Welcome back to another installment of Indie Comics Showcase, the weekly blog where we signal boost a few truly independent comics that are currently crowdfunding their projects, crowdsourcing their funding in some way, or just completely self-publishing on their own. Every little bit of support for these creators matters, from a single dollar pledge to the twenty-five dollar bundle, and of course the higher tiers are usually fun too! Even if you can’t back a campaign or buy a book, you can share or tweet about these projects to your friends and followers.
On Indie Comics Showcase, we interview the creators, show off some art, and tell you how you can check out the product for yourself. Below we have some outstanding crowdfunding campaigns this week for you to learn about, enjoy, and hopefully support by backing one or more of them! Thanks for checking these out and for being the best part of Indie Comics Showcase.
Let’s jump in!
Battle Maiden Knuckle Bomb 2
by Keung Lee
Superhero Comic meets Martial Arts Battle Manga with Unapologetic Sex Appeal!
Check out the campaign page here!
Chris Braly: Tell our readers your ‘elevator pitch’ for Battle Maiden Knuckle Bomb 2. Briefly tell our readers what it’s about and give us some background on the idea behind it and introduce us to the character.
Keung Lee: Battle Maiden Knuckle Bomb is primarily the story of Saaya Volkova, an unassuming ramen shop waitress and martial artist, that becomes a pawn in a sinister scheme leveraged against her uncle who is unwillingly producing genetically enhanced bio weapons for an archaic occult organization.
In order to save her life, Saaya’s uncle injects her with an experimental mutagen that he developed. It enhances the body and unlocks a hidden power unique to each test subject. The experiment is a resounding success and Saaya’s explosive power manifests. Coming to grips with her new body and power, Saaya fights to protect her uncle and to live to see tomorrow.
CB: HTell me a bit about Marakumo Comics? Is that strictly for your books, or is there more to it?
KL: Murakumo Comics is my own publishing company. Someday I would like to publish other creator’s comics, but for now it’s just my own books that are being produced under the Murakumo brand.
CB: How have you brought your previous comic work and experiences to this project?
KL: I debuted professionally with the Premiere Edition of BMKB #1 back in 2018. Since then, I’ve worked on a number of other indie books, including Case of the Littlest Umbrella and Tales from the Stacks. Murakumo Comics also produced a newsprint version of BMKB #1, dubbed the Standard Edition, and that’s been doing very well for us – especially with the launch of the second issue campaign.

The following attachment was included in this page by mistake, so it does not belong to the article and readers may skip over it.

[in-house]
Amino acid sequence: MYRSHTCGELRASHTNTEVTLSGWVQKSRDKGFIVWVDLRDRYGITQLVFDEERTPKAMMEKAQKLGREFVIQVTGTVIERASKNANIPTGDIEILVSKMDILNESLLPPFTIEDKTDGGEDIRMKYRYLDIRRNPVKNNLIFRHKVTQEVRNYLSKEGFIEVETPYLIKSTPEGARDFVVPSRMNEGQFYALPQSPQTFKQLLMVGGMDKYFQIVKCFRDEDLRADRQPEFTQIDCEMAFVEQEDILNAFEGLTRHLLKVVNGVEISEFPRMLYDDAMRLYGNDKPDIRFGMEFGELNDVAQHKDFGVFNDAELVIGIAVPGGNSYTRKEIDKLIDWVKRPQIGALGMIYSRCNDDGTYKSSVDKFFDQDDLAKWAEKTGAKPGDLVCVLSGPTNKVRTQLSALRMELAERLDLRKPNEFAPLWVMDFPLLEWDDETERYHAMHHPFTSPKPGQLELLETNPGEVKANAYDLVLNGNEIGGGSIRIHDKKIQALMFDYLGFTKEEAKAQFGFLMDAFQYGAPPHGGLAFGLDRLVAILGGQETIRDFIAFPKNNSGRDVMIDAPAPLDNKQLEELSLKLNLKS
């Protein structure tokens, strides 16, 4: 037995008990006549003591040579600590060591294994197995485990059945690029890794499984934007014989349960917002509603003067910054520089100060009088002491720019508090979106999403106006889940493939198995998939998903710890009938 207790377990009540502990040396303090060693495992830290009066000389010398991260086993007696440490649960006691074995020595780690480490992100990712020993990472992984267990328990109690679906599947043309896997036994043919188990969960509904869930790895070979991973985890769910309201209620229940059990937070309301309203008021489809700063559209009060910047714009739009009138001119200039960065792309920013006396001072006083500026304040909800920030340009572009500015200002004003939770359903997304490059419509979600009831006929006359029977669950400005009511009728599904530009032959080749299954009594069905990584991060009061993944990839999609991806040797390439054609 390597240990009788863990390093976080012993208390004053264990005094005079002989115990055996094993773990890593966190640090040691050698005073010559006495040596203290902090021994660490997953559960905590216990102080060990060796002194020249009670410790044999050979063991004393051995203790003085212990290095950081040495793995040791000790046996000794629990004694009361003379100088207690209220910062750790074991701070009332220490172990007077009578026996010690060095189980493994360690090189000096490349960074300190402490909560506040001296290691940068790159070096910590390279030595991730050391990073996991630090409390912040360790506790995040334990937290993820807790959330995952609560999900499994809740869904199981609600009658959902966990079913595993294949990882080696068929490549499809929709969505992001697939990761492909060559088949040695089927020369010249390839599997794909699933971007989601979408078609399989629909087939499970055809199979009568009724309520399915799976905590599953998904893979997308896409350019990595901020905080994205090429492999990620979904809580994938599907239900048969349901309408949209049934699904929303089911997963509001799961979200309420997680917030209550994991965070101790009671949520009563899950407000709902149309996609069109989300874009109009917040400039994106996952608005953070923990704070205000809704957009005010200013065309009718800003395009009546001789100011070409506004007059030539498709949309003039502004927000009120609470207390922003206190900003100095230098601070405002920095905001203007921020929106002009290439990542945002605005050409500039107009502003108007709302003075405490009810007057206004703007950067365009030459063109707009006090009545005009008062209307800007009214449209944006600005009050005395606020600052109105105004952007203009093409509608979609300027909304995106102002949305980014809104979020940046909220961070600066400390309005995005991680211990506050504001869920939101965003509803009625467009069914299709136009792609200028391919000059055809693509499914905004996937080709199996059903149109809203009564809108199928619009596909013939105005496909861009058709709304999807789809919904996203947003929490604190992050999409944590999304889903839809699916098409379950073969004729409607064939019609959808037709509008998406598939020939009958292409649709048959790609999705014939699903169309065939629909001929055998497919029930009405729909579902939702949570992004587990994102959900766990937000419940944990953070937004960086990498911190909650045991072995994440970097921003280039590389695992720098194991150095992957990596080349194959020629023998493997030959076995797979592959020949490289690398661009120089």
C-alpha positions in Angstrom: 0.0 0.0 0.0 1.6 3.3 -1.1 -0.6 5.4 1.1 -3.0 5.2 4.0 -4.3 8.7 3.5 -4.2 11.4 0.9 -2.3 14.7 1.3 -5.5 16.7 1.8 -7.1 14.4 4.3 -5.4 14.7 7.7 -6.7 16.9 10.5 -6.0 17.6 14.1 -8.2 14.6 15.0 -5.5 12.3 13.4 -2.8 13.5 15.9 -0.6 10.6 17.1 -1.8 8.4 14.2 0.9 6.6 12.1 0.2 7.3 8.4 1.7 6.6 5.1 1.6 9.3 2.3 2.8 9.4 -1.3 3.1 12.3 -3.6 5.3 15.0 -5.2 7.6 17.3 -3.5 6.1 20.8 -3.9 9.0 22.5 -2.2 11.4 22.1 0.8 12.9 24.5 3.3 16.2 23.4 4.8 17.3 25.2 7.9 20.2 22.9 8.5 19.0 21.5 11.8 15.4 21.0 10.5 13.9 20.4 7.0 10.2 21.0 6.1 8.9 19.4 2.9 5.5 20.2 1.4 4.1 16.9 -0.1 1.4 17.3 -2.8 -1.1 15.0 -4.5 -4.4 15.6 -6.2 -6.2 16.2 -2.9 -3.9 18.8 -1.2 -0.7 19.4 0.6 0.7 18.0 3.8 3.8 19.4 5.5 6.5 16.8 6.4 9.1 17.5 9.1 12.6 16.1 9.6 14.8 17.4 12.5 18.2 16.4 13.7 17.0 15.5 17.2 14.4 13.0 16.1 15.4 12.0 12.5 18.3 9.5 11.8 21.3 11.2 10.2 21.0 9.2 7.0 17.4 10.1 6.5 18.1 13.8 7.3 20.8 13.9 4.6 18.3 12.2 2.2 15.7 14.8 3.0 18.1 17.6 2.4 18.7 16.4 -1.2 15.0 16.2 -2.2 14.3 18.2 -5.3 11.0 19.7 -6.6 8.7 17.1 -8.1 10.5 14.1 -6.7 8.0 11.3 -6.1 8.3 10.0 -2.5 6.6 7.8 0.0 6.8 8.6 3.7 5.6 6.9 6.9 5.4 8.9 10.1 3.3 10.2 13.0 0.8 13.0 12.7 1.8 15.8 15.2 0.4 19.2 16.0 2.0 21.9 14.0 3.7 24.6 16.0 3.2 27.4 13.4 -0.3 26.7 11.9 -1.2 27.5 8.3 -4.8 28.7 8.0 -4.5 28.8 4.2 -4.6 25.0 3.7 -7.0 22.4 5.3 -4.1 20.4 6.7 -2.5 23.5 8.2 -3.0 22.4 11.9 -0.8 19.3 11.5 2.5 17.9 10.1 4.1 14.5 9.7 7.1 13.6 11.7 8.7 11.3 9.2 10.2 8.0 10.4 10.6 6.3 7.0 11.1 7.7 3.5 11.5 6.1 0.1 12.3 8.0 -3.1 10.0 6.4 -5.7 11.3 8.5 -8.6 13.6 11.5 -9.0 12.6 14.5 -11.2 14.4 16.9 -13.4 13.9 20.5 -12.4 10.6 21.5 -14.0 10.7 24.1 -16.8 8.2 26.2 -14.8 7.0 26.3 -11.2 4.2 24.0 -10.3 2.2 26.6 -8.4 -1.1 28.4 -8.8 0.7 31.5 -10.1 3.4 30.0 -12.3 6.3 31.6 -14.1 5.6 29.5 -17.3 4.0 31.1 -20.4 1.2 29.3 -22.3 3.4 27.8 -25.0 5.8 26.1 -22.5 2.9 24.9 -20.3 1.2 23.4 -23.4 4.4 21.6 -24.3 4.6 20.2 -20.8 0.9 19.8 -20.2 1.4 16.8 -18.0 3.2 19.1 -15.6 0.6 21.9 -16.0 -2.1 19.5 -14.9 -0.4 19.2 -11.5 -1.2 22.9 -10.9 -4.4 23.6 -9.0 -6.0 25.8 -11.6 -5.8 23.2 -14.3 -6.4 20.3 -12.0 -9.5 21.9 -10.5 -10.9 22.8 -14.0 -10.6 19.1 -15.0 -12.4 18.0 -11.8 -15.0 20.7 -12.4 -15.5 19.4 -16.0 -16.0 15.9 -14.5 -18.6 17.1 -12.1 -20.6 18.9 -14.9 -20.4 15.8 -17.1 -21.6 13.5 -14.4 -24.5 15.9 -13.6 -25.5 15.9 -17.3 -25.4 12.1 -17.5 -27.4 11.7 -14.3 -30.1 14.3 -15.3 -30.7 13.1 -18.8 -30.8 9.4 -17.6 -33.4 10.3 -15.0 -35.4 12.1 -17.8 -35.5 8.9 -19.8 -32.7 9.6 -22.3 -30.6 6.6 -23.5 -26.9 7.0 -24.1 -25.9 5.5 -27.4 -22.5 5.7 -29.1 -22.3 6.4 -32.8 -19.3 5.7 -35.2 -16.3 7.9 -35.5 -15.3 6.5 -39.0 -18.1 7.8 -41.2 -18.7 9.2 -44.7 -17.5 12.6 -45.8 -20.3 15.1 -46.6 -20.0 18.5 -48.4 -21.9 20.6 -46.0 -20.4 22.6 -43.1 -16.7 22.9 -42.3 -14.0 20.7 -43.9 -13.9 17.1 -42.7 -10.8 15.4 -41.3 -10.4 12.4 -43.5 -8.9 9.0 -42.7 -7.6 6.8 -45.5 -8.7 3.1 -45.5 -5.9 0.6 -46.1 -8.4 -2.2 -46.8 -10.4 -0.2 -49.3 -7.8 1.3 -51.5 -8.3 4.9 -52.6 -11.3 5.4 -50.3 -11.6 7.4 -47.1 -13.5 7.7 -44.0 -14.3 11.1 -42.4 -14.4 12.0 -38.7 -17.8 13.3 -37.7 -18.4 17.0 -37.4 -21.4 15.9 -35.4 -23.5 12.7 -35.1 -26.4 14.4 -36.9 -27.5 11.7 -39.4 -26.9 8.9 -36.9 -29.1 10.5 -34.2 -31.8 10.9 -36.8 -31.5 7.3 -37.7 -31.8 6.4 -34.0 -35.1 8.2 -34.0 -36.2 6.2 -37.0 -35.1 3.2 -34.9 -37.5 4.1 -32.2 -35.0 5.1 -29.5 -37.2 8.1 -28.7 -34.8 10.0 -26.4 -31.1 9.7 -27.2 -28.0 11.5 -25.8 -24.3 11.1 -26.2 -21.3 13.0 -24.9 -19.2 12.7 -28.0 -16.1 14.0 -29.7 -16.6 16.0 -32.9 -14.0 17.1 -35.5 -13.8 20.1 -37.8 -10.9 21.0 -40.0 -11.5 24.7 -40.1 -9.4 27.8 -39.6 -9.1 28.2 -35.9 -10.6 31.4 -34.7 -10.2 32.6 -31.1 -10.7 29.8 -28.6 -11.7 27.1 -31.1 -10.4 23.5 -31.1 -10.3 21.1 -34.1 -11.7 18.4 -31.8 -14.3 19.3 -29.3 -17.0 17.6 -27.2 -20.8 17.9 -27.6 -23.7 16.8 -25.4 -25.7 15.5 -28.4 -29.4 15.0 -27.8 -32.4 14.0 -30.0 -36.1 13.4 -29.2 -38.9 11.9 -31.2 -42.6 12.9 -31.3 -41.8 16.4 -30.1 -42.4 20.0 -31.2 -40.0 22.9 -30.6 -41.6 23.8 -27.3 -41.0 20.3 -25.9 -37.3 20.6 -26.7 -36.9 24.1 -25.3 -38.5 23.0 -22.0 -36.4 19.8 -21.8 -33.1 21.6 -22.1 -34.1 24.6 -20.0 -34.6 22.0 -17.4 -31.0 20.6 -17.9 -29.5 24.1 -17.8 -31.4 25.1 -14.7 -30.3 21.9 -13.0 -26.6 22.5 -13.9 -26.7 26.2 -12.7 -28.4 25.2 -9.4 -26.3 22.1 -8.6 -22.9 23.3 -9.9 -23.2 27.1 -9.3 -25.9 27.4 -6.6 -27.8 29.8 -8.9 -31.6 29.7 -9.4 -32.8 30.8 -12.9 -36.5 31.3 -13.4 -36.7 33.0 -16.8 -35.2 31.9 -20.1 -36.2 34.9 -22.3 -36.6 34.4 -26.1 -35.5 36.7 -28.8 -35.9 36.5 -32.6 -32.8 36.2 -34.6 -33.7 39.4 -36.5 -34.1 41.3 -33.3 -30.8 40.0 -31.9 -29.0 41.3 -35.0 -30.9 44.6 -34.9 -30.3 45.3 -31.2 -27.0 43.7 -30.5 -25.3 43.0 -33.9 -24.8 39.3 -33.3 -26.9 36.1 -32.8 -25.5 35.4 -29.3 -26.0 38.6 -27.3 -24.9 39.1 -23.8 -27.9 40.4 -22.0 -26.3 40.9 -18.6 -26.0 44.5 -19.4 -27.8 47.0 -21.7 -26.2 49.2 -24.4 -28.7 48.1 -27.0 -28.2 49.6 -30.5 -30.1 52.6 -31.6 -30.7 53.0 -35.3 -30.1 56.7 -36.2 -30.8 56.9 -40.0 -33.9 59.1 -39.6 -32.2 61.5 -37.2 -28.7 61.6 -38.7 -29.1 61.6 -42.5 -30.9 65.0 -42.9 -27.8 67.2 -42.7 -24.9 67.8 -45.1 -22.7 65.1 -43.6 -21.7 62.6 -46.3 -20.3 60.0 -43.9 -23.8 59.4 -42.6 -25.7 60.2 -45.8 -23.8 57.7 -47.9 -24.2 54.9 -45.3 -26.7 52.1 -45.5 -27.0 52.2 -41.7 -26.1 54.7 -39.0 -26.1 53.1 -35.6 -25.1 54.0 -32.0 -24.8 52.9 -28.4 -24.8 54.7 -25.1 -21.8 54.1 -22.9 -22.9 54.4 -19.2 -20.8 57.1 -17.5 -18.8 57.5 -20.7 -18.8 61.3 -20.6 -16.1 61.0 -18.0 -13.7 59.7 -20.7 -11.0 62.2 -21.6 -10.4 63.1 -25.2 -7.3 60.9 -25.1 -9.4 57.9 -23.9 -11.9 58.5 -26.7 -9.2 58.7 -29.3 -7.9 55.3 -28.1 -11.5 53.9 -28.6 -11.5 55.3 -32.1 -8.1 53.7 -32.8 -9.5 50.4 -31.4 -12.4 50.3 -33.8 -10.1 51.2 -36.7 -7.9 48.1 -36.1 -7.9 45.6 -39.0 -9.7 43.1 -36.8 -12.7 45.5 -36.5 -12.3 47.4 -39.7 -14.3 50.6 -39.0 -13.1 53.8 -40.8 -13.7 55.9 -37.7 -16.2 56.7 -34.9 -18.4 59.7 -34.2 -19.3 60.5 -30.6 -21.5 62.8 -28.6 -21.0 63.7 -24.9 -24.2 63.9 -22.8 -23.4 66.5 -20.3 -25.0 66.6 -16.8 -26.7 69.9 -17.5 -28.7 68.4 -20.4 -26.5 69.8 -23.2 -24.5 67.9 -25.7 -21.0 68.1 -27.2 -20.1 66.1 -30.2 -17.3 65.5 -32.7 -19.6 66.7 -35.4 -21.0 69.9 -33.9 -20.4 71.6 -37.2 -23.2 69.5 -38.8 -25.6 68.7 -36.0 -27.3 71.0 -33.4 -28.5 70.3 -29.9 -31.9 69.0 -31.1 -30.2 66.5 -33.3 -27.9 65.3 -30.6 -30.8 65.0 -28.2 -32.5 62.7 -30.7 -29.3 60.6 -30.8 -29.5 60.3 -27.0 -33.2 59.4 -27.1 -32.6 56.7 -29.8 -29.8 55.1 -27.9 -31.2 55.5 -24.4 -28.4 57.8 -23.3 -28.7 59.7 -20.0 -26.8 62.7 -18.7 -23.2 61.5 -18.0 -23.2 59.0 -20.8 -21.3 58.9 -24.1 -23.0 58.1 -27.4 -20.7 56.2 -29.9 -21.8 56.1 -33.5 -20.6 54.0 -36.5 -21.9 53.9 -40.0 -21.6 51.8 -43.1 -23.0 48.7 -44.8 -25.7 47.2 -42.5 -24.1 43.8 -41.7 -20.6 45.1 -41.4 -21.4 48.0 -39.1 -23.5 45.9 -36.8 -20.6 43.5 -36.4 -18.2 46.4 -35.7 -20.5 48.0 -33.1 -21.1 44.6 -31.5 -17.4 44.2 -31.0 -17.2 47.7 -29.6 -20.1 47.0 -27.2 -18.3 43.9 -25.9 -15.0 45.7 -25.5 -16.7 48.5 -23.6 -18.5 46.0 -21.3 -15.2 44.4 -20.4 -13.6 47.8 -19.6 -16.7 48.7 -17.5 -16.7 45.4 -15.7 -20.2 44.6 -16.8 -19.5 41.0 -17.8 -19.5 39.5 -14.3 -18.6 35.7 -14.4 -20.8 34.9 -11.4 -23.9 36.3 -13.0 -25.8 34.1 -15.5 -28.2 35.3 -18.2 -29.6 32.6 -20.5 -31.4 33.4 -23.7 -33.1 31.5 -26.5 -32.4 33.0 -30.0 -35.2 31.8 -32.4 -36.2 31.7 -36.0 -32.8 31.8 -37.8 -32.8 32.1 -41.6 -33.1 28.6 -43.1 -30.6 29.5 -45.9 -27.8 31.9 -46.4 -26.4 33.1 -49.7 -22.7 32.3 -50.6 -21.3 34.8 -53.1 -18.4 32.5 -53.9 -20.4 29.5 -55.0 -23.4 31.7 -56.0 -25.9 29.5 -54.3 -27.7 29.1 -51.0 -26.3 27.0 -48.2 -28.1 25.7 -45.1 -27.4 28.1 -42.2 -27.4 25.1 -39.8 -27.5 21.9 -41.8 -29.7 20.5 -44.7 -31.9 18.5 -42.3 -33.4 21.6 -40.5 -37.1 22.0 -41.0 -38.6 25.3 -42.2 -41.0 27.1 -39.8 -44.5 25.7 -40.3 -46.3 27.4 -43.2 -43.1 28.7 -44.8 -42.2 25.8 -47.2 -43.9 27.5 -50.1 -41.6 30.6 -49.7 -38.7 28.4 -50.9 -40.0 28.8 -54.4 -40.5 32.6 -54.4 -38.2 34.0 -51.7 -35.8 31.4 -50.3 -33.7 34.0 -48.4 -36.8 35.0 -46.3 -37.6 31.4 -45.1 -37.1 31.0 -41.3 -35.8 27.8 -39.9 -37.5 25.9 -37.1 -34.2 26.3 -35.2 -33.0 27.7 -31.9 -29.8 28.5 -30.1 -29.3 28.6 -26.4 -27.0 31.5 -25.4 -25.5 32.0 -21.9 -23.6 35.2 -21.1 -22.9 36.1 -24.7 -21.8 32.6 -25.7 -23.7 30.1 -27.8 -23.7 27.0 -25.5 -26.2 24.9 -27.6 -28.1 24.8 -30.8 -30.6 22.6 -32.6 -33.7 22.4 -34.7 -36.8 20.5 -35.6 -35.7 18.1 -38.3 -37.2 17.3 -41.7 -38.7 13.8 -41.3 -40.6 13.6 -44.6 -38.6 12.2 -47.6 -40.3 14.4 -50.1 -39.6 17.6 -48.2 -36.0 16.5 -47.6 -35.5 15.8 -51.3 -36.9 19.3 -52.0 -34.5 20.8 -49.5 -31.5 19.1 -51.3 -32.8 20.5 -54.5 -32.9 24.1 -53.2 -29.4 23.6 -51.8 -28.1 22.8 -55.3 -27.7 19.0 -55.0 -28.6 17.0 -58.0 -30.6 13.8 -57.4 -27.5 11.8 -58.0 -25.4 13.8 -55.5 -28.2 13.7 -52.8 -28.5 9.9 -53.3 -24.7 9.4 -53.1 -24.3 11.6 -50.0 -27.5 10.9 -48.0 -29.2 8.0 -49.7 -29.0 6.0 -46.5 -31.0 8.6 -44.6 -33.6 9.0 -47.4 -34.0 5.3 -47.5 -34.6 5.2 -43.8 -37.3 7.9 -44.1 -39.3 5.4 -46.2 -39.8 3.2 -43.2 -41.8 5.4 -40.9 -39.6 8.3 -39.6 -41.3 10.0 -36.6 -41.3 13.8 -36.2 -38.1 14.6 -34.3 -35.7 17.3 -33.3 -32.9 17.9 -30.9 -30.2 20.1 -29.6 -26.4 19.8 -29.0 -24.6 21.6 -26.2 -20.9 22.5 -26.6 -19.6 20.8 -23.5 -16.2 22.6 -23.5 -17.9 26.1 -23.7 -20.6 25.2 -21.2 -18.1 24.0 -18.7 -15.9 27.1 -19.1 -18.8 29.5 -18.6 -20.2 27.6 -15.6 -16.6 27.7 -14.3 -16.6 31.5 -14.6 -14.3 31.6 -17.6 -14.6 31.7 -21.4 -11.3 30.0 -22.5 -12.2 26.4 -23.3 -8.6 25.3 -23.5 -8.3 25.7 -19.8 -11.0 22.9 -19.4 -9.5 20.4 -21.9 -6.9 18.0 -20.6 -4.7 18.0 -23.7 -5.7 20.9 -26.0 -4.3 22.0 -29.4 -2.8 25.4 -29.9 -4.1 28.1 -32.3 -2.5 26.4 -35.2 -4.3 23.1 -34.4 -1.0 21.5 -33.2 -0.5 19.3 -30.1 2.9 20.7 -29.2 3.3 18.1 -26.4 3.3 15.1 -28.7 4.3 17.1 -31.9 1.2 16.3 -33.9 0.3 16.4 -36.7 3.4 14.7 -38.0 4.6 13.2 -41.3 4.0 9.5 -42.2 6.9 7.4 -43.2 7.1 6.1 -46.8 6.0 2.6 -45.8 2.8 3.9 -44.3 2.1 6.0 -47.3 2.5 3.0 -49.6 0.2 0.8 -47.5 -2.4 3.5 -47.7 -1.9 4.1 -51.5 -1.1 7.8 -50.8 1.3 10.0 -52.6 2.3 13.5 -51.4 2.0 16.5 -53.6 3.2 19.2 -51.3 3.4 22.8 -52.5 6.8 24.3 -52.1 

CB: Are there any influences that helped shape this project? Tell us about that.
KL: I’ve always loved comics, but I’m mostly a manga reader. I stopped reading mainstream domestic comics back in the late ’90s, but my love for sequential art has been a constant. It’s never ceased to amaze me how these great visual storytellers are able to tell a story that plays out across panels containing illustrations, and how our minds fill in the gaps and give motion to what’s transpiring on the pages.
It satisfies my craving to experience an interesting story and, at the same time, observe beautiful and awe-inspiring art. Animation is able to put these images into motion, but you can’t appreciate a single frame with 24 of them flying by per second. This is one of the reasons I’m partial to the deliberate composition of manga pages.
My creative works are mostly inspired by other artists, namely the likes of Takeshi Obata, Yusuke Murata, Tetsuo Hara, Tsukasa Hojo, Akira Yasuda and Kinu Nishimura. But as far as being a comic book creator, there are two guys I have to thank for making me believe that I could create a book – Ethan Van Sciver and Todd McFarlane. Without the influence of these two, I would never have found my focus and BMKB would’ve remained nothing more than a bunch of sketches and word documents in a stack of unfinished projects.
CB: What advice would you share with other indie creators that are doing crowdfunding from that you’ve learned?
KL: The creative process for comics requires a lot of time and discipline, and when you factor in self-publishing and crowdfunding, you have to approach it as an entrepreneur – because that’s exactly what you’re becoming. The structure of your creative teams will vary, but in most cases going indie means you’re going to have to wear many different hats – not just your primary discipline, whether it be writing, pencilling, inking, etc. but now you have to consider marketing, sales, logistics and, one that mainstream creators too frequently neglect (because they had the corporate machine taking care of everything else), including customer service and consumer relations.
The readers, the fans, the customers – they are the ones that make all of this possible. Sure, as someone who wears all the hats, I can create BMKB on my own time and get it printed, with my own money… but then what? I’ll be stuck with a printing run of my book, stacks of boxes sitting in the studio, doing nothing for me. I’ll have satisfied a creative itch and I can brag I created my own book, but I can’t feed my kid with that! There has to be a demand for that supply. I’m able to make a living doing something that I absolutely love, and the ones who make this possible are the backers, the readers, the customers. Don’t let anyone tell you otherwise!
CB: Great advice, Keung! Getting back to the Battle Maiden Knuckle Bomb campaign, is there anything unique about this crowdfund you wanted to mention?
KL: With BMKB, the first printing of an issue is called the Premiere Edition. The books are produced with premium coverstock and interior pages featuring crisp, immaculate prints. The books are sequentially numbered, each book with a unique mark on the cover indicating its place in the limited first printing.